At the beginning of this year, I set myself a spiritual goal to focus on contentment.
I have not been incredibly successful.
Honestly, I didn’t expect to be. Some goals are set knowing they are beyond reach—knowing that the striving toward them brings one closer to God.
Still, it’s been a hard year to reach for contentment. The summer disappeared beneath a deluge of appointments, meetings, and a million other very worthy time constrains that are not writing time. Early July, a friend offered me an open invitation to sit in her screened-in gazebo by a creek—with wifi!—to work any day I wanted. “I can’t come tomorrow,” I said, “but I’ll be there the day after.”
It’s been eight weeks and I still haven’t had time.
During this same interlude, I began reading Shannon K. Evans’ new book, coming out next month—Rewilding Motherhood.
Almost right off the bat, she asked a question that stopped me cold:
Why are we demanding that we be content? What if our discontent is a message from God? What would happen if we followed, rather than denied, that discontent? What if that discontent is a holy prompting, calling us to something more?
This question shocked me into self-reflection. I think her primary focus is mothers who feel pressure from the culture—especially the religious culture—to be content with motherhood as their total identity, all the fulfillment they need. That was me, once, but not for a long time. Publishing music, publishing a novel—I am officially on the rolls of working mothers.
I used to get squirmy and guilty identifying myself as such. I still hesitate to claim the label; my work is so flexible, it often gets shunted aside altogether. (Hence my recent discontent.) I am not caught between two immovable forces the way mothers who work outside the home are.
But work it remains. And I realized long ago that the gifts God gave me were not given to be stuck under a basket for twenty-odd years until my nest empties, at which point I’d be so rusty it would take another series of years to hone them, if indeed I could at all at that point.
So my first thought was that I’m not sure the question entirely applies to me.
And yet… and yet! What if my difficulty finding contentment is not a sign of my own lack of spiritual fortitude, but of the whisper of the Spirit saying, “Something is out of balance”?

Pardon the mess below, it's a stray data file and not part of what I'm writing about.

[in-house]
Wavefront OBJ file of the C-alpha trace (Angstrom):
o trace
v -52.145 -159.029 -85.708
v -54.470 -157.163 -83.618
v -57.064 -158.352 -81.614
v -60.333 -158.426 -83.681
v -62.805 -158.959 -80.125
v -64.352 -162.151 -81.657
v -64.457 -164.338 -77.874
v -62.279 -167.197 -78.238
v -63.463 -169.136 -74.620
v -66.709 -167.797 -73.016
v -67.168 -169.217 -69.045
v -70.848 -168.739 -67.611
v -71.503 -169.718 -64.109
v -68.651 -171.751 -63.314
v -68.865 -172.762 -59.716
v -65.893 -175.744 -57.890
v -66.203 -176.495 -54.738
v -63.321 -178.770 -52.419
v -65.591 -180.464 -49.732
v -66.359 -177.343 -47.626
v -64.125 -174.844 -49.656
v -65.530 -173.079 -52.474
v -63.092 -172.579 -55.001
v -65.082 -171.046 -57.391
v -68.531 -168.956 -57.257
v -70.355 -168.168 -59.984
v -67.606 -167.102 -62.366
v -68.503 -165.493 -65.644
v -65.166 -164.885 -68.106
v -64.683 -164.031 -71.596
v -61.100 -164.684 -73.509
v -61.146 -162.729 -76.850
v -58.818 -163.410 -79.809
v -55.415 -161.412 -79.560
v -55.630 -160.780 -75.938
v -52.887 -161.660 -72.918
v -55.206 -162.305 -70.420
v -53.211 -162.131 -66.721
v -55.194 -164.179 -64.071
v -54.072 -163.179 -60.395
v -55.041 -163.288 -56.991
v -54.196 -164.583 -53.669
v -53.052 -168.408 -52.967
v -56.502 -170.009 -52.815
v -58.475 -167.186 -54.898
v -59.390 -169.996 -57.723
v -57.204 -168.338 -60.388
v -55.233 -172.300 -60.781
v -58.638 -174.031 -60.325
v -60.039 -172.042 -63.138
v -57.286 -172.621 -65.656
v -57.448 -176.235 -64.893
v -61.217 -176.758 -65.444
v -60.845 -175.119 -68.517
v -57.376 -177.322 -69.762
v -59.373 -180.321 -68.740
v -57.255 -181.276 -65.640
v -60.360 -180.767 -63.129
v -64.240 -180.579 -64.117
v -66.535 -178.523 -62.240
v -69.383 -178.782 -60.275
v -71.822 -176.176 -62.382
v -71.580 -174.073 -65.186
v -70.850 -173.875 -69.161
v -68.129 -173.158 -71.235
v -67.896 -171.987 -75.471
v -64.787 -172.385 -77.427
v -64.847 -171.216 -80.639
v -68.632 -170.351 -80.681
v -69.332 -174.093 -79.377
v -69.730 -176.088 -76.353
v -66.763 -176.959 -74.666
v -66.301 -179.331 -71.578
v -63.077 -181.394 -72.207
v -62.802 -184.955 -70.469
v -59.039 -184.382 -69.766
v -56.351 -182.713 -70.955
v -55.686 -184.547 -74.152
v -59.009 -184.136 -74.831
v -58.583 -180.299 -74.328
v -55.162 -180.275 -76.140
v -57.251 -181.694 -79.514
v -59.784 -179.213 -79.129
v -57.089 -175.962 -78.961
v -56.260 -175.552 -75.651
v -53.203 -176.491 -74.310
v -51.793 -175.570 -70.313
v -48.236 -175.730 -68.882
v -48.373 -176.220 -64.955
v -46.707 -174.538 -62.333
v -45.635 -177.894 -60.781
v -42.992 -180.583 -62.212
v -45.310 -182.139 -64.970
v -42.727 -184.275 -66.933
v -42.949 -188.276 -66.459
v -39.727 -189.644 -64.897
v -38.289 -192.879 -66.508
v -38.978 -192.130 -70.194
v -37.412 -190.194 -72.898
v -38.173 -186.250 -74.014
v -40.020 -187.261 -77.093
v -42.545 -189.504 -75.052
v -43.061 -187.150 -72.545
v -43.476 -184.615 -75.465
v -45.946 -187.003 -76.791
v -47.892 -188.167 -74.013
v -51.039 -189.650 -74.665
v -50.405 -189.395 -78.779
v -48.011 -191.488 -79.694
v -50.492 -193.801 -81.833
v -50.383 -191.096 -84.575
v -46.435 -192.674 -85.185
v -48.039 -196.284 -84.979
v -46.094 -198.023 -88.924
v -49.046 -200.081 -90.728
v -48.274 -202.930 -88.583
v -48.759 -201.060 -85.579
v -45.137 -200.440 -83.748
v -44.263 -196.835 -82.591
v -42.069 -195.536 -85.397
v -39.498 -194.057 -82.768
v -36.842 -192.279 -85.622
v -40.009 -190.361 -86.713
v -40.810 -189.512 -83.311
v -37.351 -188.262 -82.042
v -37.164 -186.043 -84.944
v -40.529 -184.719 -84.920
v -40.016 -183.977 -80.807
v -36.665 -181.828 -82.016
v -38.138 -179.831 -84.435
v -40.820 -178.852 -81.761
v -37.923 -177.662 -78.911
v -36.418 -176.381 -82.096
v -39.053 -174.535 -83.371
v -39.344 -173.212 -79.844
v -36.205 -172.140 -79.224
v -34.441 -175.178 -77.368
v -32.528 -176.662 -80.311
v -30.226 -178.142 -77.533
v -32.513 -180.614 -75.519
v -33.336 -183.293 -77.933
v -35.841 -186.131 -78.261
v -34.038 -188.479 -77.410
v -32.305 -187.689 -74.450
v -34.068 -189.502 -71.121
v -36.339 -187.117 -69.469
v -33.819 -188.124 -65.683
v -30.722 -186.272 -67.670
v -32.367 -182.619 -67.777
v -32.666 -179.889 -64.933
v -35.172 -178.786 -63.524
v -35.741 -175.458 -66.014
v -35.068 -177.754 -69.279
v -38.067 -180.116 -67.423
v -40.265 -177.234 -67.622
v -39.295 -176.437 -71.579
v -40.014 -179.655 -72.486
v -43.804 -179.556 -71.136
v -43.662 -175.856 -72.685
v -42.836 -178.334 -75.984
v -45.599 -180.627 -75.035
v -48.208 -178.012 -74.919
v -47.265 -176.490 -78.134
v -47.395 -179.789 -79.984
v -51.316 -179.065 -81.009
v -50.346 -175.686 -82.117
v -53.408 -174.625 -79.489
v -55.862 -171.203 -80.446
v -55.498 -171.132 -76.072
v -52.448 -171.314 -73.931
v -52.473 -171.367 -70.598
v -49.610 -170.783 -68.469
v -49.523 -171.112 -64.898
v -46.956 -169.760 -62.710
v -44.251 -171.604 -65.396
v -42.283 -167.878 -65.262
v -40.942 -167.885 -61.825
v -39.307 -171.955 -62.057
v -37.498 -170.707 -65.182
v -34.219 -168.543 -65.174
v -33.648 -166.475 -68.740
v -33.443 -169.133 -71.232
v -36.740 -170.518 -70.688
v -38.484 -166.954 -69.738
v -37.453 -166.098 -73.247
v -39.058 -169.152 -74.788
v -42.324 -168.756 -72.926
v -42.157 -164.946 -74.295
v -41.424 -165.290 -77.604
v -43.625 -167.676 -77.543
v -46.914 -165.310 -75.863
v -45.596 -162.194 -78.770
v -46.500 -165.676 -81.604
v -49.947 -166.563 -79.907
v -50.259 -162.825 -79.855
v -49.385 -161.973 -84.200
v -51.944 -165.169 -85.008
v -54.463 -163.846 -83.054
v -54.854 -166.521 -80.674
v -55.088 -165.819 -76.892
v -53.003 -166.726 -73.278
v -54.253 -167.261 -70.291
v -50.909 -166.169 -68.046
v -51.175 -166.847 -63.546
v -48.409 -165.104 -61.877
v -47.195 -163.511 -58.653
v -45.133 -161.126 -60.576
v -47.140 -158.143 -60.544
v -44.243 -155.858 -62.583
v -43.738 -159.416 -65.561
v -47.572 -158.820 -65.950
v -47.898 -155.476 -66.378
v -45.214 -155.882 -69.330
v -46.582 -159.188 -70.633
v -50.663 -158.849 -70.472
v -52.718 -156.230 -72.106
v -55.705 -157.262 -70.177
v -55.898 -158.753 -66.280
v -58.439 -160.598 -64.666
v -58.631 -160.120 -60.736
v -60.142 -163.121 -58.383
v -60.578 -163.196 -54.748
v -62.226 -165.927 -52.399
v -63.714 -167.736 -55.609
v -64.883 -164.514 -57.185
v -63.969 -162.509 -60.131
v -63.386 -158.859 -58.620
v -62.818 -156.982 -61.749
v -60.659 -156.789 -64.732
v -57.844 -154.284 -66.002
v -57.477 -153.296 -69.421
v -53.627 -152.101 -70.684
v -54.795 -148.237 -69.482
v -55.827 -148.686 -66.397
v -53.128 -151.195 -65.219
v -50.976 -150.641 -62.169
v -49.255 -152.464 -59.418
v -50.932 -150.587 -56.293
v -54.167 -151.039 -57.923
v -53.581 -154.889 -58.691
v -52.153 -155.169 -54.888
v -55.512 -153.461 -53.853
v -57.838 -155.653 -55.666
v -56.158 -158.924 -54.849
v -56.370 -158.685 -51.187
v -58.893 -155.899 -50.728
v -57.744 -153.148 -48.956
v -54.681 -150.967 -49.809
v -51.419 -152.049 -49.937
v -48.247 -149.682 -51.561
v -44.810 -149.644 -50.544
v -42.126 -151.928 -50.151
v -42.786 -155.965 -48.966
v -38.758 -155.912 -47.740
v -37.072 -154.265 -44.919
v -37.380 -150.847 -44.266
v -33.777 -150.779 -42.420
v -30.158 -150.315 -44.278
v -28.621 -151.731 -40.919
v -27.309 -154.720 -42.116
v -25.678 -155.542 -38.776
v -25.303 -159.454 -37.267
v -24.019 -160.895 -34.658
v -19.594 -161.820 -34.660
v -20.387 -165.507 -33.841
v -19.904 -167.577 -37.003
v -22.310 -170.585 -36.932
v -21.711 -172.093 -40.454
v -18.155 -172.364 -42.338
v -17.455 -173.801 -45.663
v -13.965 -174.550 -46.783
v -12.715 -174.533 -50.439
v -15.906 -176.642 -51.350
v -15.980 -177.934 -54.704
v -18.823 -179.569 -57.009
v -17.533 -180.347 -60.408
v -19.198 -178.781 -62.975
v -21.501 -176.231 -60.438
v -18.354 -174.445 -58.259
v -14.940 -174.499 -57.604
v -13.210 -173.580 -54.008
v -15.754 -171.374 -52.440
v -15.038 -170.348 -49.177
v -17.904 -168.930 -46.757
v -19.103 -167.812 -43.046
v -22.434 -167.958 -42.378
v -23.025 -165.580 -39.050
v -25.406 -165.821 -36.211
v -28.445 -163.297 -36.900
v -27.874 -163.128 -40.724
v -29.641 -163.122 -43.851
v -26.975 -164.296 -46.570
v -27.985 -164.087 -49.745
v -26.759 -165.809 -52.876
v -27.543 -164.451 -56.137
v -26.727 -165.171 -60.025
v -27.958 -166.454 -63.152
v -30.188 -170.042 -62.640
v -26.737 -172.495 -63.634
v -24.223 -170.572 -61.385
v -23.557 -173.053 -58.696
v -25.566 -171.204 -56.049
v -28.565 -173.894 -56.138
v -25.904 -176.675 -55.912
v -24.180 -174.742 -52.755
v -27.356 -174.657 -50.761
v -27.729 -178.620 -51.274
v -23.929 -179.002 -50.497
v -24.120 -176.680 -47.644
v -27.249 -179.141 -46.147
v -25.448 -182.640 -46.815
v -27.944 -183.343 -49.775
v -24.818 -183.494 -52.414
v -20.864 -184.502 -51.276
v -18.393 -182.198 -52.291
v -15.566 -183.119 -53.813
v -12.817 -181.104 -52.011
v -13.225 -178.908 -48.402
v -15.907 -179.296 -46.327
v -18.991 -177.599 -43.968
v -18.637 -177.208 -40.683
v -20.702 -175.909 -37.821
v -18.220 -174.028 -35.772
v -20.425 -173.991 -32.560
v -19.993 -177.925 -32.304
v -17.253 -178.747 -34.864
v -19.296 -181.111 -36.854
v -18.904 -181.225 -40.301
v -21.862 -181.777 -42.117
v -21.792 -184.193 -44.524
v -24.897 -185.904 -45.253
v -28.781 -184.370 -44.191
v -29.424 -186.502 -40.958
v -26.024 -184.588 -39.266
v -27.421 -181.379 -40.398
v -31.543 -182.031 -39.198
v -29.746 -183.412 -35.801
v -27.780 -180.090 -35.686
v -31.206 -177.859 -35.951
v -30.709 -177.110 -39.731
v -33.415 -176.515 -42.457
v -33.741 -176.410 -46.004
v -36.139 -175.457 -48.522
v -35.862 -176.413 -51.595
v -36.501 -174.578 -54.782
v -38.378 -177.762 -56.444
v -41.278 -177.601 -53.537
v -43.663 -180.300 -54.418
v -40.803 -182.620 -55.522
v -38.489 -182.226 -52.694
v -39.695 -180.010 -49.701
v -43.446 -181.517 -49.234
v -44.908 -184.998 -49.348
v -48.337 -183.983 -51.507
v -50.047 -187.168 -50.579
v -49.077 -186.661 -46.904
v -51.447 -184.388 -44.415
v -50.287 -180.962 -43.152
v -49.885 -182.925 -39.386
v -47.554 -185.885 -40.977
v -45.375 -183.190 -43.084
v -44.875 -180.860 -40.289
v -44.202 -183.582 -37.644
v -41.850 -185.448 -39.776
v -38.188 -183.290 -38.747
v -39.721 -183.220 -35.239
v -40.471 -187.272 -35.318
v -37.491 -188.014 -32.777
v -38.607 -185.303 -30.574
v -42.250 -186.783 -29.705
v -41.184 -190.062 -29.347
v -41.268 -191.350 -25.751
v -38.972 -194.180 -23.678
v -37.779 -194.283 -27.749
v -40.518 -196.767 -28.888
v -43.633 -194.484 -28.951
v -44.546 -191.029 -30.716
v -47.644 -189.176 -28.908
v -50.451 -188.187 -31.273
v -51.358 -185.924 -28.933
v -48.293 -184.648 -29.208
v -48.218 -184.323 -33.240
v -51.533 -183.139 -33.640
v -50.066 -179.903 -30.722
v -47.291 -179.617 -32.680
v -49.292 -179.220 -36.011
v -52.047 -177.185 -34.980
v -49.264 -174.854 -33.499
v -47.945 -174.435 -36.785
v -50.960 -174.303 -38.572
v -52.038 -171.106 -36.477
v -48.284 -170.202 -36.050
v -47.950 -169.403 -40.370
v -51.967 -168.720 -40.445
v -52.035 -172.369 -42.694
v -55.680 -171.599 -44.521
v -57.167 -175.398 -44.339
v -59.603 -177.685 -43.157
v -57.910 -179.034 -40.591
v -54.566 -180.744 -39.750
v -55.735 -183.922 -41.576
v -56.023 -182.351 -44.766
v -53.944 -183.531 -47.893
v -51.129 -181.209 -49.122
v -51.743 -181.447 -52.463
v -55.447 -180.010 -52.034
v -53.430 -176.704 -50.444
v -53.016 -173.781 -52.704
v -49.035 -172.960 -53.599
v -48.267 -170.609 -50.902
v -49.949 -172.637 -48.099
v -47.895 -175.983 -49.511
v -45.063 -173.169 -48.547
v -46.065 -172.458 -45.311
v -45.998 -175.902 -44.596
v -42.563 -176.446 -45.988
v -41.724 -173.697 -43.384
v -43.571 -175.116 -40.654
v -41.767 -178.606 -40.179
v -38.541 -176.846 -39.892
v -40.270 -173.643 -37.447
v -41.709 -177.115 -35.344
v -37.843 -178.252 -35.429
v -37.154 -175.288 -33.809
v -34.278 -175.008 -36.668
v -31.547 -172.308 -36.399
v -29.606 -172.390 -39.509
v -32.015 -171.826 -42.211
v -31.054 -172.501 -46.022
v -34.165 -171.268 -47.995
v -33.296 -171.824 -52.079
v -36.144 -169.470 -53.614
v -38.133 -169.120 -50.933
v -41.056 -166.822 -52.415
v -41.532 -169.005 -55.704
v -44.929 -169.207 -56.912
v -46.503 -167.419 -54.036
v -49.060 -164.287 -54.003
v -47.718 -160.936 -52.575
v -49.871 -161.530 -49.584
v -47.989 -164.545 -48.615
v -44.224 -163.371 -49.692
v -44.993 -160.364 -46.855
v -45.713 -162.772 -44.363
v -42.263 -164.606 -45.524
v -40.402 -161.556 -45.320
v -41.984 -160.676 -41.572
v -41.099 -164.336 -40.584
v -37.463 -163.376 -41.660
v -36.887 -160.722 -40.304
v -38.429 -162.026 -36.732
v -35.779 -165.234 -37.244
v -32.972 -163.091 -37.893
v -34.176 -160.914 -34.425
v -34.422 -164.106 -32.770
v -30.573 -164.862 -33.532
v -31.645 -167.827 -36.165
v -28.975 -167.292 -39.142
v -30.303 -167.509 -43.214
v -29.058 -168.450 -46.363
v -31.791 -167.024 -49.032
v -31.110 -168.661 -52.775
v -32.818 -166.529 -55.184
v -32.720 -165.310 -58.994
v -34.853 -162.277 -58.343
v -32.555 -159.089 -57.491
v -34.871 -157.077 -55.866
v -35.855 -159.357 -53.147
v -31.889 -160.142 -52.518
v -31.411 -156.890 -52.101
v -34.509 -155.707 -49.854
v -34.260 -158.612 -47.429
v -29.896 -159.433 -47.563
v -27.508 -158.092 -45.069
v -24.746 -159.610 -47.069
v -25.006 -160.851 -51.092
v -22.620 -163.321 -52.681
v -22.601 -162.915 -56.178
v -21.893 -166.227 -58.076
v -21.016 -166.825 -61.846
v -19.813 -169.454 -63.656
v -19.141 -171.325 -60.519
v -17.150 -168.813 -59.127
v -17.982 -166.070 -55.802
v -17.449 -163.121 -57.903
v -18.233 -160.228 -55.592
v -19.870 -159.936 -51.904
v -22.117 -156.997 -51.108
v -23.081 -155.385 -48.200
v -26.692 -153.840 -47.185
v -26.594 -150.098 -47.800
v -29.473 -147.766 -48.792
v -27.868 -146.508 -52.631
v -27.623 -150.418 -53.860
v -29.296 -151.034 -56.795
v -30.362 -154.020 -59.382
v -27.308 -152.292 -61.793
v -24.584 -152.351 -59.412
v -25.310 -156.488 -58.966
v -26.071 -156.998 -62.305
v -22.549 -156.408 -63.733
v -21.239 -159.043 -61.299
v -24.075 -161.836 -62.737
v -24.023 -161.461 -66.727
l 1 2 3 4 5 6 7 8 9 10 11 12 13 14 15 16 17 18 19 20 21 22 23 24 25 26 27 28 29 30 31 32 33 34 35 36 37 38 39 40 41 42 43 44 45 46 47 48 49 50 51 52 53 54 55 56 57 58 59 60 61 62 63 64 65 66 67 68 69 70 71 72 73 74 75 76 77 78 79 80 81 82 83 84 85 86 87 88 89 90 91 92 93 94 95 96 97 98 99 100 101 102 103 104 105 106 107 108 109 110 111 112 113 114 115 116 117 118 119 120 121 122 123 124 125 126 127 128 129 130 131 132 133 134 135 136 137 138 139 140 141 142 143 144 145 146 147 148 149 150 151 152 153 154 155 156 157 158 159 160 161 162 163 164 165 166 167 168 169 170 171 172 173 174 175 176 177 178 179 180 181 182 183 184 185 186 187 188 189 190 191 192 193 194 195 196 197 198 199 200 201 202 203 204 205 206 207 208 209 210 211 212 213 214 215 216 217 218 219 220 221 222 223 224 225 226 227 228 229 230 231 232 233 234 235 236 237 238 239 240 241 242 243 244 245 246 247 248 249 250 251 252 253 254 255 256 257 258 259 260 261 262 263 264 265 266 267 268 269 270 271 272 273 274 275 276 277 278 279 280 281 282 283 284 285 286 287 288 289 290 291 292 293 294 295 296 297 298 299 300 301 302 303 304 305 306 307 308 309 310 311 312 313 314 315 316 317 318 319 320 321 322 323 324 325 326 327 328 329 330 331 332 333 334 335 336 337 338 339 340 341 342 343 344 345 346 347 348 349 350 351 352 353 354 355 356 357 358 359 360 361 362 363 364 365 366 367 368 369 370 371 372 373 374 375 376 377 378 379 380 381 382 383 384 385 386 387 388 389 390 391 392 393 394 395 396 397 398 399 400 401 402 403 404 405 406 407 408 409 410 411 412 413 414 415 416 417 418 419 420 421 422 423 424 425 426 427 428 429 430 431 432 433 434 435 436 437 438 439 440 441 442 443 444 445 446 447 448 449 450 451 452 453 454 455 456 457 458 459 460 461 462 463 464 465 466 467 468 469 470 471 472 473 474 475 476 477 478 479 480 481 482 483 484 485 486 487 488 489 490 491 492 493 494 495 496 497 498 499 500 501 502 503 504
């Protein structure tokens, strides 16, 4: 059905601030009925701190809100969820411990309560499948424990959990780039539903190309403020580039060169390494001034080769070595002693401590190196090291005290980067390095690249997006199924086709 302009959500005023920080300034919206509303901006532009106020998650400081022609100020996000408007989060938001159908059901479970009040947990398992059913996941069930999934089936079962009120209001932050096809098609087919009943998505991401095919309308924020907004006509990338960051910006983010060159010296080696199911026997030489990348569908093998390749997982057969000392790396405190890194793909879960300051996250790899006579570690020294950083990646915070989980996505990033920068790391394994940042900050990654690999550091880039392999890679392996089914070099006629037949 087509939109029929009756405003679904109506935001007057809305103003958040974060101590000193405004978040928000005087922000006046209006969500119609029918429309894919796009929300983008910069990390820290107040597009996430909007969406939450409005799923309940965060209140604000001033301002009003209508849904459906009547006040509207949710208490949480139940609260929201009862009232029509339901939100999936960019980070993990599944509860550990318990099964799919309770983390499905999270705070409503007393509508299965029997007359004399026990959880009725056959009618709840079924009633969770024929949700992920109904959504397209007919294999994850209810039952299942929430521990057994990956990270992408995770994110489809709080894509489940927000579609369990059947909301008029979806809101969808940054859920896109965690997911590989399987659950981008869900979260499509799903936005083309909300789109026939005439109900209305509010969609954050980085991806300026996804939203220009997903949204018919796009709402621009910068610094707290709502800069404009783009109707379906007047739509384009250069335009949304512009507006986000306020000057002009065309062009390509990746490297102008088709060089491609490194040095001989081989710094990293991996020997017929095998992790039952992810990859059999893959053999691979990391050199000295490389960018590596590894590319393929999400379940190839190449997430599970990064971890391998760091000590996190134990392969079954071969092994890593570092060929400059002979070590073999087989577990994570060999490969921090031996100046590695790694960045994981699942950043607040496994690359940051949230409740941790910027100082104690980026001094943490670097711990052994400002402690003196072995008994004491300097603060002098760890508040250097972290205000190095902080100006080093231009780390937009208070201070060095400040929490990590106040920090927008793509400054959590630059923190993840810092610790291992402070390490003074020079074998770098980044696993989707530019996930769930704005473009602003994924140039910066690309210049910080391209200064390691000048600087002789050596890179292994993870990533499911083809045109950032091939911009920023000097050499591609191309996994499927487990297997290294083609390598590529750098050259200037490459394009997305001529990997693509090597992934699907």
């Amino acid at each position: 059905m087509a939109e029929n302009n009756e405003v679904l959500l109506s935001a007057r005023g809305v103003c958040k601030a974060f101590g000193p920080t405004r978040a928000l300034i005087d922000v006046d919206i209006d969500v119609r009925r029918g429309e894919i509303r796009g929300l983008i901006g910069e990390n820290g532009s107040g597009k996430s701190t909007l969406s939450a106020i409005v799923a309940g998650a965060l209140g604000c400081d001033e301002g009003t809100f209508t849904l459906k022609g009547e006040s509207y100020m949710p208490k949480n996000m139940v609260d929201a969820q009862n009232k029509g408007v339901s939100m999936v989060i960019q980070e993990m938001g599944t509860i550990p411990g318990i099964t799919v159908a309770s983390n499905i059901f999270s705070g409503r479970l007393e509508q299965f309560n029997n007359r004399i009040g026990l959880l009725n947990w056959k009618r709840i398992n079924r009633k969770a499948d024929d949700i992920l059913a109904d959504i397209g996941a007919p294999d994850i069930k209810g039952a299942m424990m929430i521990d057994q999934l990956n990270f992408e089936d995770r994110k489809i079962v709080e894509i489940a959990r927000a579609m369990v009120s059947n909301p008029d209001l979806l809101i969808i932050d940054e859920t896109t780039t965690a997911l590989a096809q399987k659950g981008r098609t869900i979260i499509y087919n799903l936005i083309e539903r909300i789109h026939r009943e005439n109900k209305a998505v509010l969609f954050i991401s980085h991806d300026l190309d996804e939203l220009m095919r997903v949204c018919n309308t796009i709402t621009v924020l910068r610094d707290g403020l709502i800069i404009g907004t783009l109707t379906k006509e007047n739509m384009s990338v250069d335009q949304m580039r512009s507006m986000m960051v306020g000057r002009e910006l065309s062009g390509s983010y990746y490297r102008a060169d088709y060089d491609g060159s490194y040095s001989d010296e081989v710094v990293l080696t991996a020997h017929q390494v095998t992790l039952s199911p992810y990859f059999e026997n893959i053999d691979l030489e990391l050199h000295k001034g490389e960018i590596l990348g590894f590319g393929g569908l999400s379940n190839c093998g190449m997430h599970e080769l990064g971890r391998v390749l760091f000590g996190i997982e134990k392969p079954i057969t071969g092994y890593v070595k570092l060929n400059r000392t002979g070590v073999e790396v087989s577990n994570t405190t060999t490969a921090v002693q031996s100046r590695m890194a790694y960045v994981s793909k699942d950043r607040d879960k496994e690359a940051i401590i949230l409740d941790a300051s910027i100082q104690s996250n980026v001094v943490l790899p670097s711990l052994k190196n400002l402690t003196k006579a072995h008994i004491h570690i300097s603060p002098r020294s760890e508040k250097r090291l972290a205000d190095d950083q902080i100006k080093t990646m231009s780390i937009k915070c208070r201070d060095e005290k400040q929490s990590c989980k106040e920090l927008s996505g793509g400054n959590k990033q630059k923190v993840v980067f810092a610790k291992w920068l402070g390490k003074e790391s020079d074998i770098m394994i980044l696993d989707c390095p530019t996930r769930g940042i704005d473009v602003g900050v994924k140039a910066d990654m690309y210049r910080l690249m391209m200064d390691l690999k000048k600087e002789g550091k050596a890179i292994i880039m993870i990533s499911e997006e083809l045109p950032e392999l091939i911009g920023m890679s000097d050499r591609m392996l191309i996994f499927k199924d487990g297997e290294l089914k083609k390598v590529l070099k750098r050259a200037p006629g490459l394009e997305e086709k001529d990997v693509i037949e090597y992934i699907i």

Simply giving myself permission to ask the question shook loose some recognitions in the way our family life is set up. There are things we tend to laugh about. Like, Dad is sitting at the kitchen table on Saturday morning and Mom is outside pulling weeds, and yet the kid comes outside to ask Mom for whatever the thing is? Really?
Twice on Sunday afternoon, I closed the bedroom door to do something for myself—write this blog post, the first time, and the second, simply take a nap—and literally within fifteen seconds someone shouted my name. It’s like there’s a radar that says: “Warning! Mom is taking time for herself! Red alert! Stop her at all costs!”
Voice such a frustration in public and a mother will inevitably get variations on one of two themes: 1) “You’ll miss this someday! Enjoy it while it lasts!” or 2) “That’s the nature of the job!” It never occurs to us to say, “Sure, I’ll laugh at this someday, and of course I’ll miss my kids when they leave—but that doesn’t change the fact that right now, people are interrupting my self-care for ridiculous minutiae they are perfectly capable of dealing with without me.”
What if I actually asserted my Godly identity as a human being independent of motherhood? What if I chose to say, “I am a person too, and my needs are more important right now than your Xbox time”?
What if I stopped making a martyr of myself and simply, firmly insisted that others must also be flexible—that I am not always the one who must give way?
The religious part of me rears up at such things. Self-gift! Self-sacrifice! Self-emptying! But these things go more than one direction. Mothers are not the only ones who need to practice them.